Peter Marks, the FDA official who oversees gene therapies, is again advocating for the use of accelerated approvals for gene therapies that treat rare diseases.

Marks, who is the director of the FDA’s Center for Biologics Evaluation and Research, said Monday during a webinar organized by the NYU Grossman School of Medicine that the FDA is “trying to be patient-focused.” Under Marks, the FDA has appeared more flexible with accelerated approvals and the kinds of trials and results needed to bring rare disease therapies to market.

“We’ll use our accelerated approval provisions to lean in and try to get things across the finish line,” he said.

He discussed the use of single-arm studies for potential accelerated approvals, noting that randomized controlled trials, which are considered the gold standard study in drug development, may not always be feasible for very rare diseases that only affect a few hundred patients in the US.

But even in cases where there are enough patients, a randomized controlled trial may not always be needed. He pointed to Zolgensma, a gene therapy marketed by Novartis for spinal muscular atrophy, that the FDA fully approved based on single-arm studies that showed striking results compared to the natural history of the debilitating muscle disease.

“Some of this flexibility is increasingly being shown,” Suyash Prasad said about the FDA’s approach to biomarker data. Prasad previously was chief medical officer for Audentes — which was acquired by Astellas — and Taysha Gene Therapies, and now consults for gene therapy companies.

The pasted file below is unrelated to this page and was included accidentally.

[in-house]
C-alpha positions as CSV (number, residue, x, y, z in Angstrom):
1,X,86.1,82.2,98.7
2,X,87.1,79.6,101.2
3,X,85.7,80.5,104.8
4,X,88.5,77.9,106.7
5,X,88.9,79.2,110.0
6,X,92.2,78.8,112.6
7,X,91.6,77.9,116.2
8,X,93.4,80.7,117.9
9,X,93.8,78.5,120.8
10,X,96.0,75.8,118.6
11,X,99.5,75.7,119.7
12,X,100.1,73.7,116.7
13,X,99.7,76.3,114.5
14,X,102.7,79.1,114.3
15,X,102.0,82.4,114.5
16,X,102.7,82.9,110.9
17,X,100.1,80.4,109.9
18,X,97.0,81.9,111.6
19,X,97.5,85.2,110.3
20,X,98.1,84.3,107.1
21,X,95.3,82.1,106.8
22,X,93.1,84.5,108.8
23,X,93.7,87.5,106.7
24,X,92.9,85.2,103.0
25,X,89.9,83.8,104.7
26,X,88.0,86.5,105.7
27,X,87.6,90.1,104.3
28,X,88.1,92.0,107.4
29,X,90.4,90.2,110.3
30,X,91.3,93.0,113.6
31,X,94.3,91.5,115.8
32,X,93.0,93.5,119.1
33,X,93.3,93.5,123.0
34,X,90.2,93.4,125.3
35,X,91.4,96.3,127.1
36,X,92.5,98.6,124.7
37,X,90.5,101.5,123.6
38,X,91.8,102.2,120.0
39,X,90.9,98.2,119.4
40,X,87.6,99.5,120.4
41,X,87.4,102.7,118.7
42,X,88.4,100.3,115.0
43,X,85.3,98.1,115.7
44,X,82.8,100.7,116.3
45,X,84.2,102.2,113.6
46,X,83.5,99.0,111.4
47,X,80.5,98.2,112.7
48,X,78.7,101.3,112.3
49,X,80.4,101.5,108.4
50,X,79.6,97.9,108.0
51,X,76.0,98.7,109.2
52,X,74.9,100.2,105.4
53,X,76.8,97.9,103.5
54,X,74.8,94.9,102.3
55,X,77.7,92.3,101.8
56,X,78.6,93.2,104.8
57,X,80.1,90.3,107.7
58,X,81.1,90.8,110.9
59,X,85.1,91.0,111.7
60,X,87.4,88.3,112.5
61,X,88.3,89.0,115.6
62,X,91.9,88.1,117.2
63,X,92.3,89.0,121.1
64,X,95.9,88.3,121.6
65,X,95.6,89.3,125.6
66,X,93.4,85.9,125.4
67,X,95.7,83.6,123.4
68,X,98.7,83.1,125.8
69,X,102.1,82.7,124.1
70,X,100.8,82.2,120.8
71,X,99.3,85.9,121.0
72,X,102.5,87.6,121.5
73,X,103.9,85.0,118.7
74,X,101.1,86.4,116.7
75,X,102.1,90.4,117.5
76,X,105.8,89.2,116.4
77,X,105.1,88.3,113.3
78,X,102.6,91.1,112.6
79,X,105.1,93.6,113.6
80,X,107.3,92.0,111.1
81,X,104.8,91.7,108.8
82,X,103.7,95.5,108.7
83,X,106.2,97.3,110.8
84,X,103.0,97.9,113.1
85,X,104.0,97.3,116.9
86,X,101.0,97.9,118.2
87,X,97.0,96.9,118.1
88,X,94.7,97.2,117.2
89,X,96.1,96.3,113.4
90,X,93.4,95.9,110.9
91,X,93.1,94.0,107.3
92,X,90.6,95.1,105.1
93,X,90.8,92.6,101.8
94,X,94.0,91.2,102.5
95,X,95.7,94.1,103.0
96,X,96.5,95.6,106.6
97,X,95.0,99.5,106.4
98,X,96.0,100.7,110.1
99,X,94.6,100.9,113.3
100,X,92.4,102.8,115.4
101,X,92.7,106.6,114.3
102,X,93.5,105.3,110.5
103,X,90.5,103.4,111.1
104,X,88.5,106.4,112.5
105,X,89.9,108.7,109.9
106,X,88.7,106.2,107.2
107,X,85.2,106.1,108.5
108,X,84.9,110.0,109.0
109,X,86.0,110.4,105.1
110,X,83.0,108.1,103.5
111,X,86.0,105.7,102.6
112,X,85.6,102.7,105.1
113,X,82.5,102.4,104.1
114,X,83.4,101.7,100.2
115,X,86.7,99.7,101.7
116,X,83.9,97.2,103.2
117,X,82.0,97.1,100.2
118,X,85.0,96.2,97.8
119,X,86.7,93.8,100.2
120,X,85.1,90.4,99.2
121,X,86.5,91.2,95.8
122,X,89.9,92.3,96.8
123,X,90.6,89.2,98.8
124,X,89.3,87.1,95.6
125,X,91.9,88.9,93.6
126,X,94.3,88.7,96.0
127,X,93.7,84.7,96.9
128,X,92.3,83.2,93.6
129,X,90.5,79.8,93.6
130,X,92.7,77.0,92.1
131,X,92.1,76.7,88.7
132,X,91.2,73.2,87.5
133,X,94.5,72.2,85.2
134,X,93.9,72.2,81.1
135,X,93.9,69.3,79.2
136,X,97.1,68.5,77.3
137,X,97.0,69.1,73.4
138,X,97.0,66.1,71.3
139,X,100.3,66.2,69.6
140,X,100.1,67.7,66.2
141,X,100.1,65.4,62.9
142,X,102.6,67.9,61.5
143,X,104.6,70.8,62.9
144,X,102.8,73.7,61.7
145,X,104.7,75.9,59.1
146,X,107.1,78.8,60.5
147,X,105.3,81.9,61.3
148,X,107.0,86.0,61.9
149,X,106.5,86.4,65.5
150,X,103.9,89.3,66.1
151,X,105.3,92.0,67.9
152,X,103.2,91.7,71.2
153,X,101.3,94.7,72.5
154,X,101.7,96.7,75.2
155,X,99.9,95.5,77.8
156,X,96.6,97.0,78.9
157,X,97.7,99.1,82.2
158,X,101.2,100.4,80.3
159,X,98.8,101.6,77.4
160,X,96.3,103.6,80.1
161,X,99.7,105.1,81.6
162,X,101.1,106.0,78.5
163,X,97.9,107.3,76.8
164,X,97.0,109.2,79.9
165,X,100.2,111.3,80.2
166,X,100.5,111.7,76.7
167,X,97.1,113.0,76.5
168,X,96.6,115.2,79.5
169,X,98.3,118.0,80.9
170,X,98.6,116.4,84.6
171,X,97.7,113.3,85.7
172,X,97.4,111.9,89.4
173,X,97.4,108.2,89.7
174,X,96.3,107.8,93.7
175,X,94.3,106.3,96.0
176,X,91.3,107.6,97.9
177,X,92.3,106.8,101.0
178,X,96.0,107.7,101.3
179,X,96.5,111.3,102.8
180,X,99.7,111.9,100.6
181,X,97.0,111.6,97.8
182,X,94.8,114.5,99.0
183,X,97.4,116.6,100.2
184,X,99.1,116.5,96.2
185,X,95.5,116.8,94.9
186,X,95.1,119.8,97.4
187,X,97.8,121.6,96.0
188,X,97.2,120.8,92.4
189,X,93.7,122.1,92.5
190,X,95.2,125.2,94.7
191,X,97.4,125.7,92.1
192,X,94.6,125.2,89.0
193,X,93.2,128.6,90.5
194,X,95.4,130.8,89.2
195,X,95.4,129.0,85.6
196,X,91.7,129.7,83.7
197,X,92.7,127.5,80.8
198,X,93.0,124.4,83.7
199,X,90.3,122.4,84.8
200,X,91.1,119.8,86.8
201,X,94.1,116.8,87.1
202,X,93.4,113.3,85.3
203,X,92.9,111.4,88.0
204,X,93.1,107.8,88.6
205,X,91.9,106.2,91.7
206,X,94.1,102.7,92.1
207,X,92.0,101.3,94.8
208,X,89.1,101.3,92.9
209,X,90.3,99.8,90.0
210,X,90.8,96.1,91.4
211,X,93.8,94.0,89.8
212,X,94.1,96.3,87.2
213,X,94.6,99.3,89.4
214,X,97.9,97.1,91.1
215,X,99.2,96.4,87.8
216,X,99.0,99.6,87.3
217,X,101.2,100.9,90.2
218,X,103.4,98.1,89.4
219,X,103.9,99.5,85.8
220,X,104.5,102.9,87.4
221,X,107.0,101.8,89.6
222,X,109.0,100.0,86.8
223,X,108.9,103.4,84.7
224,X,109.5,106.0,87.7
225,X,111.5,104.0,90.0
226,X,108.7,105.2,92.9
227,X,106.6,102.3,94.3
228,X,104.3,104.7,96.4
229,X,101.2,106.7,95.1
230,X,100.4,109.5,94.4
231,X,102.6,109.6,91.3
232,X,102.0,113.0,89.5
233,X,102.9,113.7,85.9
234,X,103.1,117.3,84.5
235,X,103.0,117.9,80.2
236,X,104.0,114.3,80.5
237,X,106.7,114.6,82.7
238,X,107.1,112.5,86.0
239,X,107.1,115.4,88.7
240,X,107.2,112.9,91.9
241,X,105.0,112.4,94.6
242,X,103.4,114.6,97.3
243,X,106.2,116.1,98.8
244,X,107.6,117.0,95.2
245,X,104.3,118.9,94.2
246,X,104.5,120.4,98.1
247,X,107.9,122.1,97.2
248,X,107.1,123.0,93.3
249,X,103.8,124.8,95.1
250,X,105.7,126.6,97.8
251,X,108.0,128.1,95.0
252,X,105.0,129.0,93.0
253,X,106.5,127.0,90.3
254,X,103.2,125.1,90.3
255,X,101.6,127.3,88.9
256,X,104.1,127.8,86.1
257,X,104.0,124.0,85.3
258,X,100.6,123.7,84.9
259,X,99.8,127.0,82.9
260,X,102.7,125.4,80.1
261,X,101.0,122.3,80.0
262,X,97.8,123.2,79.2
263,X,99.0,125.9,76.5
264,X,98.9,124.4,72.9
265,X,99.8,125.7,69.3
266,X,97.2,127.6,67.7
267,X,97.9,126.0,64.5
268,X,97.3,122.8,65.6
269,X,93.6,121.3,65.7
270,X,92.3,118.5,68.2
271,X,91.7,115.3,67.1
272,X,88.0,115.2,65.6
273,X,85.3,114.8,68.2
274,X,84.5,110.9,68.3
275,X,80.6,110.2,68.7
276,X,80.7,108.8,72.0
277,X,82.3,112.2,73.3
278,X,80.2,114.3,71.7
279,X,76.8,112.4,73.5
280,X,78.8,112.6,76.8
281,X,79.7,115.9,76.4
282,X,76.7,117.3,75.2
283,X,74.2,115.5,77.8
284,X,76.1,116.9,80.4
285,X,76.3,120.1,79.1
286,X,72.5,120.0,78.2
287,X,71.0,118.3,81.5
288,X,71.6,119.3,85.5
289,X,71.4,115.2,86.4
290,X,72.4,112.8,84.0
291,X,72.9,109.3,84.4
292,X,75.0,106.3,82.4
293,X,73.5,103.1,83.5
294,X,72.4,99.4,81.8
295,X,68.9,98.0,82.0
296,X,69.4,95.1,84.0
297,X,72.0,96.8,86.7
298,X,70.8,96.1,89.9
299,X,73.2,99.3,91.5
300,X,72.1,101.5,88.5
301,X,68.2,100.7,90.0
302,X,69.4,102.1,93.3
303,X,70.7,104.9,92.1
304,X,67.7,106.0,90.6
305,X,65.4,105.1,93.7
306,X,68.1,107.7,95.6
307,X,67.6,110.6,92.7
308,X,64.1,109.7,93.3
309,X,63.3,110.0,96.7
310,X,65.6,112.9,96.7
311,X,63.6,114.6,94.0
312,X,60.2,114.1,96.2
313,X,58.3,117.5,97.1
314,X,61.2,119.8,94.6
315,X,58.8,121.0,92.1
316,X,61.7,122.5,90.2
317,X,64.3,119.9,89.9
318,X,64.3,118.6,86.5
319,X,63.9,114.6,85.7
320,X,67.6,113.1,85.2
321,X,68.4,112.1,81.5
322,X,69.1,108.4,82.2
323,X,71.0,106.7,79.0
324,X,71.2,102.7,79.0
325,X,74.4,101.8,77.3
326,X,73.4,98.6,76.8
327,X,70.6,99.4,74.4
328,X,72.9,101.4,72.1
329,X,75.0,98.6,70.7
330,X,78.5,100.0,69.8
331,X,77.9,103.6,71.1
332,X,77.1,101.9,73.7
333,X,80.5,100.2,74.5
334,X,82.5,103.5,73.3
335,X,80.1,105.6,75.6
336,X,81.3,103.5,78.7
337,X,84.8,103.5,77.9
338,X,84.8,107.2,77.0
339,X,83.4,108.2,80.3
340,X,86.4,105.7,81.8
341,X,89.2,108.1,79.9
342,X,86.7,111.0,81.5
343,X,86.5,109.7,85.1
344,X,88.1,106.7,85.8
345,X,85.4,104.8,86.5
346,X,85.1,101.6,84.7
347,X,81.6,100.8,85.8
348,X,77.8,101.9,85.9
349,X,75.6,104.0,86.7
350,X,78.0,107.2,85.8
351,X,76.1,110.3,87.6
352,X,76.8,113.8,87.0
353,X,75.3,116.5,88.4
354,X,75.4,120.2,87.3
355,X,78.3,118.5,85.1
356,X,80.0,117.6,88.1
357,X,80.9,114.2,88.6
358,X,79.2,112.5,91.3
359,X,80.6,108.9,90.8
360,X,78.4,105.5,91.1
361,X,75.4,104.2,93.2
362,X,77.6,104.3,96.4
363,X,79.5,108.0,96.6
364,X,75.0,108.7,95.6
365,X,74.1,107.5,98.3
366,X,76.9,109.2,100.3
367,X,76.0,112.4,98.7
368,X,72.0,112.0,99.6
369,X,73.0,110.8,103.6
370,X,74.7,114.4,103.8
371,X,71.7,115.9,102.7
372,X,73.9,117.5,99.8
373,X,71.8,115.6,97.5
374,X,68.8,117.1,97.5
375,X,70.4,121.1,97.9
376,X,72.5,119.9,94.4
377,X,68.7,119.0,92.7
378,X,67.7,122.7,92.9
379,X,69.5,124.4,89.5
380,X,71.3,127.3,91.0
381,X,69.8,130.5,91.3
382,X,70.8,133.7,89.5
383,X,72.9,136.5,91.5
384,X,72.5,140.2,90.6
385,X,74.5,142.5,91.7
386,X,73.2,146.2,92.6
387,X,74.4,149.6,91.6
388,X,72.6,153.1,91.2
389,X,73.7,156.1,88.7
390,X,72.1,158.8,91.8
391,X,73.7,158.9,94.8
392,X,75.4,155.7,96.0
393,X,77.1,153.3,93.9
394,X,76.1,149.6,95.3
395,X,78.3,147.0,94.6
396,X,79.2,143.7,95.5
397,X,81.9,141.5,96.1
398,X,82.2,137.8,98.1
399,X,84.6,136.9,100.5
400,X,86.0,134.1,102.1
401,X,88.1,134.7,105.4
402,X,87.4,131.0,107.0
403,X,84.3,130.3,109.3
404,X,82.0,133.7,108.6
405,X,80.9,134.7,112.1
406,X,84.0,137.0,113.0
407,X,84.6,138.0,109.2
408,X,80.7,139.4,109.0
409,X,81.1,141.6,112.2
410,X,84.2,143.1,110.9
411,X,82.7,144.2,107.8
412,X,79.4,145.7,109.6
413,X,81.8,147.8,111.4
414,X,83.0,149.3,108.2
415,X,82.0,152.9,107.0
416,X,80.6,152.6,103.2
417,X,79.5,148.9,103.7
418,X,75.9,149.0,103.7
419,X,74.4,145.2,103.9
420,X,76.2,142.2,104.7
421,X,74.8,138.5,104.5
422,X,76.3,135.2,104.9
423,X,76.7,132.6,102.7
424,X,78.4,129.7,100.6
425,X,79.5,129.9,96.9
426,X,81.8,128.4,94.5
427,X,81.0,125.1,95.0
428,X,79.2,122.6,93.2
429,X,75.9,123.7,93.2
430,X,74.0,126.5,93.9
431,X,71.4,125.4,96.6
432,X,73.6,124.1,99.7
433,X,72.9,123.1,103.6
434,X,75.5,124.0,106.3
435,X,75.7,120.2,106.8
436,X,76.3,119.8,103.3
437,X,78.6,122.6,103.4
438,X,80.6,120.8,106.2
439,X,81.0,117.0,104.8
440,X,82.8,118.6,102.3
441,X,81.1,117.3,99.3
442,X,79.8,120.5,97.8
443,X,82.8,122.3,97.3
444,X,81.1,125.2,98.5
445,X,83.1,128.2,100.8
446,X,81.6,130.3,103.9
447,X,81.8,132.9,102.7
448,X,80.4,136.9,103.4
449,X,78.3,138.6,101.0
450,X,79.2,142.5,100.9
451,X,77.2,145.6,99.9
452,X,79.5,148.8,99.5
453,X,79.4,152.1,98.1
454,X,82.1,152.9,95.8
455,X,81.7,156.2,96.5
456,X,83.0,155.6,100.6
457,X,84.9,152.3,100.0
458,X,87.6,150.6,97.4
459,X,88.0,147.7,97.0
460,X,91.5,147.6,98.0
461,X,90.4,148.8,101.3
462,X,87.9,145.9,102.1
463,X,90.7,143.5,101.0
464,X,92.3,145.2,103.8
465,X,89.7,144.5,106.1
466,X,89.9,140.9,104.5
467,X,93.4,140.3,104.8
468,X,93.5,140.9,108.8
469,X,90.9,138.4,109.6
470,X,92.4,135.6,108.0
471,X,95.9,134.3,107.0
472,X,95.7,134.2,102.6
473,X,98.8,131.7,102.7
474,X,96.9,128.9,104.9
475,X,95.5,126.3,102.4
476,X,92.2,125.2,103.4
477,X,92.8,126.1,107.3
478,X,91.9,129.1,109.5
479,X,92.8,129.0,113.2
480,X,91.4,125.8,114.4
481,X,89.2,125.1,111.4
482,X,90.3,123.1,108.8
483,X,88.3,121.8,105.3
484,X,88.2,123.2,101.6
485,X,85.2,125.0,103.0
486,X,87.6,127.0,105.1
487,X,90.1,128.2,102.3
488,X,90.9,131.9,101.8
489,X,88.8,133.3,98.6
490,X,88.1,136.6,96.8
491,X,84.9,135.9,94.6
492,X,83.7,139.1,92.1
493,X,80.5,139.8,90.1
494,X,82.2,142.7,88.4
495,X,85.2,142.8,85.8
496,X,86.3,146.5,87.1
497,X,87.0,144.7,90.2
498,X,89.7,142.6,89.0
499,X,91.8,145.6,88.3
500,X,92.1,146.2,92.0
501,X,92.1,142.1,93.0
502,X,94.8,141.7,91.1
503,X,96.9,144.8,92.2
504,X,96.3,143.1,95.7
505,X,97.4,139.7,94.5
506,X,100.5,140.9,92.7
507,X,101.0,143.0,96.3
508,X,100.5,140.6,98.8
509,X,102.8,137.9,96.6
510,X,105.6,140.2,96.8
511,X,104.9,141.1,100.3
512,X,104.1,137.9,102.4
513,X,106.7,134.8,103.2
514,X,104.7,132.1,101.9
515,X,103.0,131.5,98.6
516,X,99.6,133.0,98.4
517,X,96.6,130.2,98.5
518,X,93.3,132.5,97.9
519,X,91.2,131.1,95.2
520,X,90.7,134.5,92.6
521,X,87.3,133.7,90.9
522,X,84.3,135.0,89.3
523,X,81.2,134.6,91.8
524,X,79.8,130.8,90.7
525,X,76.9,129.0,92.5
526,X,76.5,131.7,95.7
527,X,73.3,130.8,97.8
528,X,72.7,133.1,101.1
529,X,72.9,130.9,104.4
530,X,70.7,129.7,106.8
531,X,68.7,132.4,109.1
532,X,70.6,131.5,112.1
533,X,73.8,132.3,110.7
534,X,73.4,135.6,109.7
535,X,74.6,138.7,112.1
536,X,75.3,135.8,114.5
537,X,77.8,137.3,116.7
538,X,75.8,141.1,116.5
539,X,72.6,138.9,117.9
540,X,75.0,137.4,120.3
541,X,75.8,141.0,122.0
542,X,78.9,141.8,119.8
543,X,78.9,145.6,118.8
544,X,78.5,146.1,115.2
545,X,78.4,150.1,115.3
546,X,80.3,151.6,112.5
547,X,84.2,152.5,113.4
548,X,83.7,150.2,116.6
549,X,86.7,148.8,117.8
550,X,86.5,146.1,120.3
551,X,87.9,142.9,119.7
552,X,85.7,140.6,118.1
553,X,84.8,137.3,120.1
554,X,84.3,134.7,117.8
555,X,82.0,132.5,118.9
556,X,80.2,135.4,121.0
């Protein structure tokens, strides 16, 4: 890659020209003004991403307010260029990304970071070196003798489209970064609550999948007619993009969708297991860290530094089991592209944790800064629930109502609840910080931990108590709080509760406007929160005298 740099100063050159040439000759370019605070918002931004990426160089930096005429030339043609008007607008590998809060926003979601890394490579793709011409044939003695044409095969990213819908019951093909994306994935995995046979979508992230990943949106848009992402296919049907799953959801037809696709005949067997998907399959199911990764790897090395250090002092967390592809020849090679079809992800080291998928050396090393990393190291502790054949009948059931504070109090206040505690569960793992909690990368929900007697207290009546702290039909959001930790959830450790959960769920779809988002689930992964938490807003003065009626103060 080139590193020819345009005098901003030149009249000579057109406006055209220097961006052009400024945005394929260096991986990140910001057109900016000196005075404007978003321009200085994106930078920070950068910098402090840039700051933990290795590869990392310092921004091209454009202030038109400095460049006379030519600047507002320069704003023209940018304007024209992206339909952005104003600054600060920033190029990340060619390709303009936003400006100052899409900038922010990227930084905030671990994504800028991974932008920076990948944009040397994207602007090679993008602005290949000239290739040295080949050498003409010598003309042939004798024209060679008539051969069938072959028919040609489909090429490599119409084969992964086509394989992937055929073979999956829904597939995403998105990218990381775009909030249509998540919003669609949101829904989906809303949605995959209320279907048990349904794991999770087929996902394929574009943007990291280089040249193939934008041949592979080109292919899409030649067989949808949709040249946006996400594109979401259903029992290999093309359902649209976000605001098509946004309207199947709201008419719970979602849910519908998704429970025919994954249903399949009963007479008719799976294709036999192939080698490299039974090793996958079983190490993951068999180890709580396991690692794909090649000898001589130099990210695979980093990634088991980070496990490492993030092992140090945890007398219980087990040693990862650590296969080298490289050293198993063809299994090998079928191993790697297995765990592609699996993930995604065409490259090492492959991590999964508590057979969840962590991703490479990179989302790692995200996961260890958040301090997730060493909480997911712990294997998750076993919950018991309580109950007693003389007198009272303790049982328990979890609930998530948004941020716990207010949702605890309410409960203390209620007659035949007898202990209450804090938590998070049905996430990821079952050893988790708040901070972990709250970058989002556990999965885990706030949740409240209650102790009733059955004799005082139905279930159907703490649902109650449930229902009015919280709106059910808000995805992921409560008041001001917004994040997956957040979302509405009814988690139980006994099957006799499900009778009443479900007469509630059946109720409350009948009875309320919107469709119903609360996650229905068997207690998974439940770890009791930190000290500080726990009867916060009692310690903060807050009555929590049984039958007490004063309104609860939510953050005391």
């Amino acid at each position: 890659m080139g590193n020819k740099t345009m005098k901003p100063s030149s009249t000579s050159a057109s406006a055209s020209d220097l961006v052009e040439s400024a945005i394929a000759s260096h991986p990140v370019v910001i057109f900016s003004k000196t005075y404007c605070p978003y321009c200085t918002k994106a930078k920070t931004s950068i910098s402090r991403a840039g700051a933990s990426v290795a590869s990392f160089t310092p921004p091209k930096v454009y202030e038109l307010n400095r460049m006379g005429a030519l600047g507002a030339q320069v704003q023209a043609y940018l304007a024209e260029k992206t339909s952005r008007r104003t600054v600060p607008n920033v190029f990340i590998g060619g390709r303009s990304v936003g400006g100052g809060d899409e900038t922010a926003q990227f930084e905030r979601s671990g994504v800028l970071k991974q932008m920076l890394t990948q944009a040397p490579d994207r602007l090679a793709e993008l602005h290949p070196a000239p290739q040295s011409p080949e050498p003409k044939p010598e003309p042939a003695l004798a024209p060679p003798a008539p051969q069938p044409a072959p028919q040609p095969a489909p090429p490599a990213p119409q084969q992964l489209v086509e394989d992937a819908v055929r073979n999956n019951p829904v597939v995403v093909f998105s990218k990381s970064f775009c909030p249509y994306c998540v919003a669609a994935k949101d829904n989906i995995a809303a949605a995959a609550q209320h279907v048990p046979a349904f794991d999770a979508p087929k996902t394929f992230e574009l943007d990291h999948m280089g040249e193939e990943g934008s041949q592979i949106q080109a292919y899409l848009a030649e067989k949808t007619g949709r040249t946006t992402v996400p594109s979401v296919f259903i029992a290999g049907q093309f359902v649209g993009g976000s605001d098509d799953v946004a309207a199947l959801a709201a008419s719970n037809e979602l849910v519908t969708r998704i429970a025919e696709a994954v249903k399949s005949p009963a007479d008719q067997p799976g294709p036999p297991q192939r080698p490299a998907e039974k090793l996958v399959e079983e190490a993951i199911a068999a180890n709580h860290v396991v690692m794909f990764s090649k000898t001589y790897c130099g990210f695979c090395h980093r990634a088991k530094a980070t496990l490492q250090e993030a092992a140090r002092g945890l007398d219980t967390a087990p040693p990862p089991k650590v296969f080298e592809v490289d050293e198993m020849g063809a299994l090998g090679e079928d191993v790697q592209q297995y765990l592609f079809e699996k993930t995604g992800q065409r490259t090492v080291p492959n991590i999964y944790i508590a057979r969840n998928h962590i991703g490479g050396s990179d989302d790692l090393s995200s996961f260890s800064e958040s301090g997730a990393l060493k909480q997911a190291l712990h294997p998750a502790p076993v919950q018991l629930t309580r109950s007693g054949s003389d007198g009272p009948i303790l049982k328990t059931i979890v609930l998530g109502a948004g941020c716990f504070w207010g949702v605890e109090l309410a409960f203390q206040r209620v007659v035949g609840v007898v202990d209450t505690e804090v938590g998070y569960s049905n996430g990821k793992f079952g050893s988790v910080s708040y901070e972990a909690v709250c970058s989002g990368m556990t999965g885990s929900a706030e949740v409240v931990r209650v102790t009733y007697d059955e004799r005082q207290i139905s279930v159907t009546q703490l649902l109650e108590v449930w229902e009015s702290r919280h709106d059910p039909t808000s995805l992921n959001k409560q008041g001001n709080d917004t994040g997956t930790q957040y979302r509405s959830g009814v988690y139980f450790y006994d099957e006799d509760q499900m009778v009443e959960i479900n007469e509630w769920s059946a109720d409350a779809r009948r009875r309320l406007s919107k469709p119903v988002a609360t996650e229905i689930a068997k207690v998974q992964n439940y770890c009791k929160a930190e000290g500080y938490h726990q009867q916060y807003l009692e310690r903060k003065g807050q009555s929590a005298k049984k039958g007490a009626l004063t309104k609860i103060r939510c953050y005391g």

He pointed to the case of Grace Science, a biotech company co-founded by Nobel laureate Carolyn Bertozzi that’s developing a gene therapy for a very rare disease known as NGLY1 deficiency. Earlier this month, Grace Science received FDA clearance to begin a single-arm Phase I/II/III study that features both clinical and biomarker endpoints.

Marks said that gene therapies are particularly “well-tailored” to accelerated approval because they often are attempting to replace or knock down a protein, which can be measured and used as a biomarker. Protein expression levels in the blood can be measured fairly easily and can be used as surrogate endpoints in the accelerated approval process.

He also reiterated his concerns around reimbursement for gene therapies, which are among the most expensive treatments in the US. “For us, it’s very important that we have enough evidence initially through a biomarker that we can get an insurance company to reimburse for these products, because this is a major issue, right?” he said. “If these products can’t get paid for, they’re not going to get to patients, and we’ve seen that time and time again.”

Marks also noted that the agency hopes to work more closely with patient advocates. However, some patient groups have close financial ties to drug developers.

“What we probably will try to work toward is more of this incorporation of listening to patient advocates, potentially having meetings or workshops where we have both patient advocates and industry involvement, and also just having our reviewers try to have more of a sense of what patients are living with or their families are living with,” he said.

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